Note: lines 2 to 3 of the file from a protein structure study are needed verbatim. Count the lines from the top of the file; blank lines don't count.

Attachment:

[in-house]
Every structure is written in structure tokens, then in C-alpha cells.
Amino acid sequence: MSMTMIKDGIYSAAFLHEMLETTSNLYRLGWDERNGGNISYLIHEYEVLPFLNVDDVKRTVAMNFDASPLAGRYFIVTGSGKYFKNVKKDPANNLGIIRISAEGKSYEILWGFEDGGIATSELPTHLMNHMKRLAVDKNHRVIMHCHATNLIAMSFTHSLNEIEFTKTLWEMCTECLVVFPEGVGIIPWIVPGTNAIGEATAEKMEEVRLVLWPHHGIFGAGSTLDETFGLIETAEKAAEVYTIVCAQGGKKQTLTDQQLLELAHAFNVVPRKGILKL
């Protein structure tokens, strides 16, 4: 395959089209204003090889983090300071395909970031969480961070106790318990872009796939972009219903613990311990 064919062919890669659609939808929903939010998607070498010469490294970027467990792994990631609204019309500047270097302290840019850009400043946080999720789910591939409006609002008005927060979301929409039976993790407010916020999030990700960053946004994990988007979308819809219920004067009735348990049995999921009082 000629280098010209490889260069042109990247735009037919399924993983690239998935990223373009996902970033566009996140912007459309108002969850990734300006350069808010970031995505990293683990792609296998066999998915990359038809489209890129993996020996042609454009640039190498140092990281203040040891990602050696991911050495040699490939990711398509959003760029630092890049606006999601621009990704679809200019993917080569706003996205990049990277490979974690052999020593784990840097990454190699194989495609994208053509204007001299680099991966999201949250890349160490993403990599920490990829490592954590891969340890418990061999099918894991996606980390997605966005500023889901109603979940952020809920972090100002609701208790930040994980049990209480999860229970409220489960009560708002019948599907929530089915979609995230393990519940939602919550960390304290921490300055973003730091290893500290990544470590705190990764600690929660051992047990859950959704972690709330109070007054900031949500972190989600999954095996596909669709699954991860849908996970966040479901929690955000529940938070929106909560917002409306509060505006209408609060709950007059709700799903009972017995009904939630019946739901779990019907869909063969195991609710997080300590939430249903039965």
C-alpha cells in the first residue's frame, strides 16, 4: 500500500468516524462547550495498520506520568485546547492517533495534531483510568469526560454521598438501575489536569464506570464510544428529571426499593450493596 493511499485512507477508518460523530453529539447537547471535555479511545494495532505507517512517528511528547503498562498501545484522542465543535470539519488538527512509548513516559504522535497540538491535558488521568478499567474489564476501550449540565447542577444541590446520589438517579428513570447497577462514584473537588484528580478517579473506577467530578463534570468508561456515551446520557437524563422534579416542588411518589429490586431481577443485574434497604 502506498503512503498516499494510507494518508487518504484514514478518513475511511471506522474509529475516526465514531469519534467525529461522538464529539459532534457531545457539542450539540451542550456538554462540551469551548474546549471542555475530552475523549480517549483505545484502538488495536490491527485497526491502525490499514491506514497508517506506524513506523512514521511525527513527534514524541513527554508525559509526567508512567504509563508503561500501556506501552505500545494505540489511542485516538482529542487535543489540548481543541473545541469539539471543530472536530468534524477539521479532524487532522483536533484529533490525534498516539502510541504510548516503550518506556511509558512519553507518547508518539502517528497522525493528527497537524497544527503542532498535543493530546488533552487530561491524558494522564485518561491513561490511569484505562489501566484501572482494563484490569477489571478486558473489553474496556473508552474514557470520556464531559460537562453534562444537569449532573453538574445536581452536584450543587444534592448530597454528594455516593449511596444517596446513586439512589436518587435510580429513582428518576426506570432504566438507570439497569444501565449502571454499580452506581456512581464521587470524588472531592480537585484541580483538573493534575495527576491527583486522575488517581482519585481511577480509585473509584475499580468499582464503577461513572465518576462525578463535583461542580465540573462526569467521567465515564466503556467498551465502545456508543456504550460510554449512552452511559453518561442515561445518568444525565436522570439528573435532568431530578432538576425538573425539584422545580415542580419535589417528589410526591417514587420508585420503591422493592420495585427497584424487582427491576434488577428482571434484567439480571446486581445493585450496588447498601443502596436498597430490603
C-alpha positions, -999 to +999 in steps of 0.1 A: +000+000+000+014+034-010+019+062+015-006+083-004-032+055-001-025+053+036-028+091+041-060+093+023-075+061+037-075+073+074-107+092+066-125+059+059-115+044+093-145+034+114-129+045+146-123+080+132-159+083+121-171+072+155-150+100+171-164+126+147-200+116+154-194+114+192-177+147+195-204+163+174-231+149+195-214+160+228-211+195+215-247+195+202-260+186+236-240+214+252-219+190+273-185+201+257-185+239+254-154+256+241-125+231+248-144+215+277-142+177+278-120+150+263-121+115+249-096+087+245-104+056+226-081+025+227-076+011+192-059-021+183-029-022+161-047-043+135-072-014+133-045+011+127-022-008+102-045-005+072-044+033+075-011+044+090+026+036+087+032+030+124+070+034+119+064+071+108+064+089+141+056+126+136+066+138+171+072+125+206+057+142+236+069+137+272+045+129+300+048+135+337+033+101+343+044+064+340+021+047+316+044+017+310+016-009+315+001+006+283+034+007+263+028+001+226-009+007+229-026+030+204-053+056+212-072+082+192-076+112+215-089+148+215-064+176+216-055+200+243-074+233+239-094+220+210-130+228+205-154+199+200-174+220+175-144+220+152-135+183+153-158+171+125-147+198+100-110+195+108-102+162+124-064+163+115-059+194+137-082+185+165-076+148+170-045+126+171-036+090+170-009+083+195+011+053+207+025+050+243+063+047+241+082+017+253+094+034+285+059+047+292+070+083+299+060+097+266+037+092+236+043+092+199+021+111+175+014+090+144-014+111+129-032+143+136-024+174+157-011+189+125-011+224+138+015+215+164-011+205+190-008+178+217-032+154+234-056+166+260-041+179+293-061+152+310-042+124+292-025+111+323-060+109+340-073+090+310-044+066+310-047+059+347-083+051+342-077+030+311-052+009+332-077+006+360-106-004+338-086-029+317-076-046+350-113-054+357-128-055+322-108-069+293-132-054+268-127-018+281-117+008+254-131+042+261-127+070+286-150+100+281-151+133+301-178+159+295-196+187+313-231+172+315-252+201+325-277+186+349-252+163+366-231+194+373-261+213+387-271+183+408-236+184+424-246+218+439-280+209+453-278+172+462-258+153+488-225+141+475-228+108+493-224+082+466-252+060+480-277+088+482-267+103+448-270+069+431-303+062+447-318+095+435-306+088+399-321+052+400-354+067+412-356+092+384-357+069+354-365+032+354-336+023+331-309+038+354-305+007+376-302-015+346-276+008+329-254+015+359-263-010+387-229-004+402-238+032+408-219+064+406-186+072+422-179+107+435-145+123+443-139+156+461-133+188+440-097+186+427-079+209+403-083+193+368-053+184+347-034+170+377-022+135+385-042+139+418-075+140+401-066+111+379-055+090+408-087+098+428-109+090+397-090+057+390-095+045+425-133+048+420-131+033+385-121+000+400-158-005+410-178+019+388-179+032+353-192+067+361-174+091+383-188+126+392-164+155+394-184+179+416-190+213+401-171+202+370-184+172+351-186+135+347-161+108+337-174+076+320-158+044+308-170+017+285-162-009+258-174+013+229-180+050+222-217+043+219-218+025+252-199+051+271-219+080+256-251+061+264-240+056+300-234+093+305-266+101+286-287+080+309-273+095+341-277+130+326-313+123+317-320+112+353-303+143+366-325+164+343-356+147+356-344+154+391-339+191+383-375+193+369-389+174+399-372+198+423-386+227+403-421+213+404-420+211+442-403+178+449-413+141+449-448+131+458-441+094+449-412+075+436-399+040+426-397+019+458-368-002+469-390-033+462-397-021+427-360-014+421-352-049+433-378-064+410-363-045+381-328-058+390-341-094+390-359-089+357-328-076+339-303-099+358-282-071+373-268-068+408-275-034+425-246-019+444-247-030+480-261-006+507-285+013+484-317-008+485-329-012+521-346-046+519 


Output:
Every structure is written in structure tokens, then in C-alpha cells.
Amino acid sequence: MSMTMIKDGIYSAAFLHEMLETTSNLYRLGWDERNGGNISYLIHEYEVLPFLNVDDVKRTVAMNFDASPLAGRYFIVTGSGKYFKNVKKDPANNLGIIRISAEGKSYEILWGFEDGGIATSELPTHLMNHMKRLAVDKNHRVIMHCHATNLIAMSFTHSLNEIEFTKTLWEMCTECLVVFPEGVGIIPWIVPGTNAIGEATAEKMEEVRLVLWPHHGIFGAGSTLDETFGLIETAEKAAEVYTIVCAQGGKKQTLTDQQLLELAHAFNVVPRKGILKL